Searching over 5,500,000 cases.


searching
Buy This Entire Record For $7.95

Download the entire decision to receive the complete text, official citation,
docket number, dissents and concurrences, and footnotes for this case.

Learn more about what you receive with purchase of this case.

In re Dan Kemp

United States Court of Appeals, Eighth Circuit

July 2, 2018

In re: Honorable John Dan Kemp; Honorable Robin F. Wynne; Honorable Courtney Hudson-Goodson; Honorable Josephine L. Hart; Honorable Shawn A. Womack; Honorable Karen R. Baker; Honorable Rhonda K. Wood Petitioners

          Submitted: April 25, 2018

          Appeal from United States District Court for the Eastern District of Arkansas - Little Rock

          BEFORE COLLOTON, BENTON, AND KELLY, CIRCUIT JUDGES.

          BENTON, CIRCUIT JUDGE.

         The Honorable Wendell Griffen, an Arkansas trial judge, sued the Arkansas Supreme Court and Justices John Dan Kemp, Robin F. Wynne, Courtney Hudson Goodson, Josephine L. Hart, Shawn A. Womack, Karen R. Baker, and Rhonda K. Wood, in their official capacities, alleging they violated his constitutional rights by permanently barring him from presiding over death penalty cases. The district court dismissed the claims against the Arkansas Supreme Court as barred by sovereign immunity. The court denied the Justices' motions to dismiss. The Justices now petition this court for a writ of mandamus, to direct the district court to dismiss Judge Griffen's complaint with prejudice. Having jurisdiction under 28 U.S.C. § 1651 (a), this court grants the writ, vacates the district court's order denying the Justices' motions to dismiss, and directs the district court to dismiss Judge Griffen's complaint.

         I.

         In 2010, Judge Griffen, an African-American and ordained Baptist minister, was elected as a judge on the Sixth Judicial Circuit of Arkansas (the Fifth Division). In 2016, he was reelected to a six-year term.

On April 10, 2017, Judge Griffen wrote a blog post stating, in part:
Premeditated and deliberate killing of defenseless persons-including defenseless persons who have been convicted of murder-is not morally justifiable. Using medications designed for treating illness and preserving life to engage in such premeditated and deliberate killing is not morally justifiable.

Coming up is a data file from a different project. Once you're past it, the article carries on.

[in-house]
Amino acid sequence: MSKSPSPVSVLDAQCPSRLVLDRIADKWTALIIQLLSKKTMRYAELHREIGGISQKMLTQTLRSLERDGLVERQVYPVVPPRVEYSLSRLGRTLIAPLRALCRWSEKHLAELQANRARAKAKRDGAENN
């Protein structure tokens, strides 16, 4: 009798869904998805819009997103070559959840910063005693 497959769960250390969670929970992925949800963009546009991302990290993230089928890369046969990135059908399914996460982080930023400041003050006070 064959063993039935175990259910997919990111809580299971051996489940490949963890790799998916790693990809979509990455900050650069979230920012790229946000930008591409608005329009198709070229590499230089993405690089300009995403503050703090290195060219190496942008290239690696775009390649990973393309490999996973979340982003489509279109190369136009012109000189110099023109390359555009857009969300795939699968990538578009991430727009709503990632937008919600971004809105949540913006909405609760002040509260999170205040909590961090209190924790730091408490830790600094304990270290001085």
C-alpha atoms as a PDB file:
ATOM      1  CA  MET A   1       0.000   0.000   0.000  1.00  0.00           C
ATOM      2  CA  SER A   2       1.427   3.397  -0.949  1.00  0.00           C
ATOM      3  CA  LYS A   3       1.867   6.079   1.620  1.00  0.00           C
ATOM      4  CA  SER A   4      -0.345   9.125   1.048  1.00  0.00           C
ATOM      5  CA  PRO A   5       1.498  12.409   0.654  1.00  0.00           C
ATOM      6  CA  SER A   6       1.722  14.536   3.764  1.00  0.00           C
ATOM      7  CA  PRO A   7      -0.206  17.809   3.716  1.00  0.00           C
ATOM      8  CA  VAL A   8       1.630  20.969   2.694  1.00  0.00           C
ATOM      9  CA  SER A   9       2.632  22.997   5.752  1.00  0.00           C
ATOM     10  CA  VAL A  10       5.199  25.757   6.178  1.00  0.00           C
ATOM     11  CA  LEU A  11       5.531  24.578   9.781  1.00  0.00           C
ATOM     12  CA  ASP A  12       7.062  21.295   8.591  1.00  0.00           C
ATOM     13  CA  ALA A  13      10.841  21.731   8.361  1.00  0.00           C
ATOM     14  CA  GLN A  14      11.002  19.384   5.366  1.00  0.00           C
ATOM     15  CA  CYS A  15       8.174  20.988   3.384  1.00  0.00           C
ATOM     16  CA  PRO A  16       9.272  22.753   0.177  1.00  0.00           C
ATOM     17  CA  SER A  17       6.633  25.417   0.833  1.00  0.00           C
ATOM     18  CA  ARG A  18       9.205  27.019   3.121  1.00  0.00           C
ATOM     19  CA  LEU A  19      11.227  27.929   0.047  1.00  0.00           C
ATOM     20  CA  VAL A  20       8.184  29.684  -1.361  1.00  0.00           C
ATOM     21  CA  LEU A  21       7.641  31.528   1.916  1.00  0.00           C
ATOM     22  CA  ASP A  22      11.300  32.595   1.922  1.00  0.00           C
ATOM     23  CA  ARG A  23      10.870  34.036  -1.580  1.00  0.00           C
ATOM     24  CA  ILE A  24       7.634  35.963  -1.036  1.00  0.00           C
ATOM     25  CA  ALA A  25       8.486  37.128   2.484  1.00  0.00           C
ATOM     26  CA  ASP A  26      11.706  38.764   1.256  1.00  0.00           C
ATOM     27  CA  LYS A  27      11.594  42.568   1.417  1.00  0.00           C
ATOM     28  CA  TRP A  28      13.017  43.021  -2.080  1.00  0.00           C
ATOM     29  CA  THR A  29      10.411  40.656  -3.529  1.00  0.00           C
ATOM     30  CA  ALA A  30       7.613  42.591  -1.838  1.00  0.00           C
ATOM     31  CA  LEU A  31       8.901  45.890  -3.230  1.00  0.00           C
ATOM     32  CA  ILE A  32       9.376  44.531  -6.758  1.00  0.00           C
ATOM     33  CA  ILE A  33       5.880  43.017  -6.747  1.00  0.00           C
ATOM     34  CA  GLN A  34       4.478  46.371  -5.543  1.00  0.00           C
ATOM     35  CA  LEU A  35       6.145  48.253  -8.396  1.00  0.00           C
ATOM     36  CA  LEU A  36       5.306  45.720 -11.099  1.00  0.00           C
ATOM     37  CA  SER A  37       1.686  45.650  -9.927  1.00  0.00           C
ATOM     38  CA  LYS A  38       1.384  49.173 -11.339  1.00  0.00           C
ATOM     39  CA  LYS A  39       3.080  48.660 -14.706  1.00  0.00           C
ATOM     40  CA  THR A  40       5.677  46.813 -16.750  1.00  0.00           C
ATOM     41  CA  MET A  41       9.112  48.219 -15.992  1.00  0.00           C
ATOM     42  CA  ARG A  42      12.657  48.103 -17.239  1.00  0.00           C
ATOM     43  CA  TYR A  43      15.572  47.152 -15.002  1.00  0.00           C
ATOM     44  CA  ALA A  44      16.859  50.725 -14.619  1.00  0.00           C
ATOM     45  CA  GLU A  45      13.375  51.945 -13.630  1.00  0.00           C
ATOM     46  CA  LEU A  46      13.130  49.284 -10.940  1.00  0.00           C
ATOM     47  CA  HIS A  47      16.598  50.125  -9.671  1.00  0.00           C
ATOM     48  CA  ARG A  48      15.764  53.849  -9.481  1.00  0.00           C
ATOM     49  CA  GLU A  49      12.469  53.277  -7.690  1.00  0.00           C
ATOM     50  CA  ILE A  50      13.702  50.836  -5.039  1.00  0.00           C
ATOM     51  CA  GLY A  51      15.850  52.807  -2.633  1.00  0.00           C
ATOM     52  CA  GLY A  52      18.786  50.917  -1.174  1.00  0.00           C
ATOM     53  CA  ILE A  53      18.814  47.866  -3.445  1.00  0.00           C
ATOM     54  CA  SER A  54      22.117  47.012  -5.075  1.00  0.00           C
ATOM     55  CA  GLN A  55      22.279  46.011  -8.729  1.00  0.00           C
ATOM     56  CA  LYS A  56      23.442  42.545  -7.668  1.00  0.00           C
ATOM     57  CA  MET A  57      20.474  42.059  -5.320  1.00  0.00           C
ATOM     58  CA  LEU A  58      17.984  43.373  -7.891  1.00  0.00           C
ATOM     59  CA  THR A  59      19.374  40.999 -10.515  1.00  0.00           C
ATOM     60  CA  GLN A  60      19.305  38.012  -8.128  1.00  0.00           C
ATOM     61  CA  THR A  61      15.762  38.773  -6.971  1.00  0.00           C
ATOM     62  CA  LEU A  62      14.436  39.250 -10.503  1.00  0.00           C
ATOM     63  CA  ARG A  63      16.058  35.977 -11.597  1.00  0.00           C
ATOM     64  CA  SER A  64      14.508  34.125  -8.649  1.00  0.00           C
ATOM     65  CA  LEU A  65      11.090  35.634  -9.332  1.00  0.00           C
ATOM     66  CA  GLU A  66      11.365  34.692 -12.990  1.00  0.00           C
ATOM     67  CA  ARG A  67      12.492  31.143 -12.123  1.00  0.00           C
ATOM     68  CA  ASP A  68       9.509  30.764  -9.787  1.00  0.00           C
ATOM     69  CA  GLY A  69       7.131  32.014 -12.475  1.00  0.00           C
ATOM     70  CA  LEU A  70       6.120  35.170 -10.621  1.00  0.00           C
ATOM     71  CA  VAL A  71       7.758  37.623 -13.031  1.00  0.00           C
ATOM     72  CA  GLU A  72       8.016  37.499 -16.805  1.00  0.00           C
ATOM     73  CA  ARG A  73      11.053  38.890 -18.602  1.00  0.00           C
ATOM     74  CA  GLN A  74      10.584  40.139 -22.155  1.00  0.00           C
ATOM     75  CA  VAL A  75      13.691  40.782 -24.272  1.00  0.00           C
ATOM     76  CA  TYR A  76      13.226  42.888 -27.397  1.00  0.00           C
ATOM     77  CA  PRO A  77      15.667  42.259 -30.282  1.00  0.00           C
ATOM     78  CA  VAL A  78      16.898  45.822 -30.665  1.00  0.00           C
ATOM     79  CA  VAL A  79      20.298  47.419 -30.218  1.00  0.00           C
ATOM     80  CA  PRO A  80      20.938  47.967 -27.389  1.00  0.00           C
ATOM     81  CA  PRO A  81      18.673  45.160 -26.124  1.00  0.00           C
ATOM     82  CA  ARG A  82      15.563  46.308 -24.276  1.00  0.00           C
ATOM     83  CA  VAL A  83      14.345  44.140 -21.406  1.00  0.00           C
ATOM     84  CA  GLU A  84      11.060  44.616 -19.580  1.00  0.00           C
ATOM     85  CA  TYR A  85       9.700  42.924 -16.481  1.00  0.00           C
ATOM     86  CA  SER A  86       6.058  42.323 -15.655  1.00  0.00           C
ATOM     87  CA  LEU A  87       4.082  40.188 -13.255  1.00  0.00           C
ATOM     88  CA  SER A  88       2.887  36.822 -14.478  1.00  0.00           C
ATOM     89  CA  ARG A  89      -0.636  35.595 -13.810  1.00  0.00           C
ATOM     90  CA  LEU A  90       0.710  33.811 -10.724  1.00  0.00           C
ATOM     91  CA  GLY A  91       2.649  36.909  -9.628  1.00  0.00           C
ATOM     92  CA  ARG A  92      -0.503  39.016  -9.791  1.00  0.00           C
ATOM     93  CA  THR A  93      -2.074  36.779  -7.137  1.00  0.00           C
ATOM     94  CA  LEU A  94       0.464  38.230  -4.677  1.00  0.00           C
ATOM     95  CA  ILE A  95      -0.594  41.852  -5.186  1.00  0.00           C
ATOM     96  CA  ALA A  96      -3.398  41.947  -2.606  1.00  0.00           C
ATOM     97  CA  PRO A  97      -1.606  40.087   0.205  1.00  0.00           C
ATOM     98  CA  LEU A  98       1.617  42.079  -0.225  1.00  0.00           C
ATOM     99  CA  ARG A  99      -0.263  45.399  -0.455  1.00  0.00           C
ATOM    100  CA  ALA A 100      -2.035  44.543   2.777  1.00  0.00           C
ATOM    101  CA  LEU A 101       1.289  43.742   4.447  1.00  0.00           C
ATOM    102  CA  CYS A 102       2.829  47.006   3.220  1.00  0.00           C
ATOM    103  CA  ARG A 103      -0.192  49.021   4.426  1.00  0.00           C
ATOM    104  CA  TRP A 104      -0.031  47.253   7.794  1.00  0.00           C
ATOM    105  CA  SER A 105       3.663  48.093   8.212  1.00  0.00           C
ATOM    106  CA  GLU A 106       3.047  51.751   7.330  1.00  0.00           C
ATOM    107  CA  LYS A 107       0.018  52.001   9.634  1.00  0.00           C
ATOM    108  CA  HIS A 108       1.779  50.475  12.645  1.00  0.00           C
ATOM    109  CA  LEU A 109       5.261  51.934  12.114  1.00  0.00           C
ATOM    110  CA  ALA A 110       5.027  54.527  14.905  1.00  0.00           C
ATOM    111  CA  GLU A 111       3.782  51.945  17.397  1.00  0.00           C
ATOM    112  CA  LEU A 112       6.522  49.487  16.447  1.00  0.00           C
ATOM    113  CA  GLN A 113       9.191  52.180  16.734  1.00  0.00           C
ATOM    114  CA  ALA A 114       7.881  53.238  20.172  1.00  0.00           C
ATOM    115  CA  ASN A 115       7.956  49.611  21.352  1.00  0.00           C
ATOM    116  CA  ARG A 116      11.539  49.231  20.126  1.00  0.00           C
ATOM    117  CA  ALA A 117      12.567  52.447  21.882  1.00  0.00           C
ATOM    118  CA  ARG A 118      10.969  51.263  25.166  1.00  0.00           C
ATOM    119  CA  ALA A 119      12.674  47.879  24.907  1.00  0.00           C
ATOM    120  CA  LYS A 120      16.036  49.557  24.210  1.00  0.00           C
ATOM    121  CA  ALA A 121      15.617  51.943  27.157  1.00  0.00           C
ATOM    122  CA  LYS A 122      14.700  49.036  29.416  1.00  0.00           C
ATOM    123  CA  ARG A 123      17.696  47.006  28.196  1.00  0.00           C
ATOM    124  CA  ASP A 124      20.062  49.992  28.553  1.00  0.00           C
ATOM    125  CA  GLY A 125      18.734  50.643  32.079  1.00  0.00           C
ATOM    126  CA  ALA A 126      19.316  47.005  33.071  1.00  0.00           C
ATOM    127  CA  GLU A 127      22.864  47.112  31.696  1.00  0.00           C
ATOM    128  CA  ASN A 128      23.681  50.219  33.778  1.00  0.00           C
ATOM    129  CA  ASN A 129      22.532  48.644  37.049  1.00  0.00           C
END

Any morally unjustified and unjustifiable killing produces moral injury. Beginning a week from today, and three days after Good Friday-on Monday, April 17-the political, religious, commercial, and social captains of empire in Arkansas will commence a series of morally unjustified and unjustifiable killings. Each death will be a new, and permanent, moral injury. These deaths will join the existing long list of atrocities, oppression, and other moral injuries associated with our state to cause people around the world to associate Arkansas with bigotry, hate, and other forms of injustice as long as human memory continues.

         On April 14 (Good Friday), Judge Griffen participated in an anti-death penalty rally on the steps of the Arkansas Capitol. Later that day, he attended a prayer vigil with his church outside the Arkansas Governor's Mansion. During the vigil, he "laid on a cot in solidarity with Jesus."

          Also on April 14, McKesson Medical-Surgical, Inc., a distributor of the drug vercuronium bromide, sued the State of Arkansas, the Arkansas Department of Correction, Arkansas Governor Asa Hutchinson (in his official capacity), and the Director of the Arkansas Department of Correction (in her official capacity), alleging they obtained the drug under false pretenses, intentionally failing to disclose its use in upcoming executions. McKesson sought a temporary restraining order, preventing the state from using the drug and seeking its return. The case was assigned to Judge Griffen. That day, he issued a TRO prohibiting defendants from "us[ing] the vercuronium bromide obtained from Plaintiff until ordered otherwise by this Court."

         The next day, the Arkansas Attorney General (on behalf of the McKesson defendants) filed an emergency petition for writ of mandamus with the Arkansas Supreme Court, seeking to vacate the TRO and remove Judge Griffen from the case. The petition said:

Judge Griffen cannot be considered remotely impartial on issues related to the death penalty. Judge Griffen has demonstrated that he is unlikely to refrain from actual bias regarding matters related to the death penalty, and at a minimum, he cannot avoid the appearance of unfairness and his impartiality might reasonably be questioned. See ...

Buy This Entire Record For $7.95

Download the entire decision to receive the complete text, official citation,
docket number, dissents and concurrences, and footnotes for this case.

Learn more about what you receive with purchase of this case.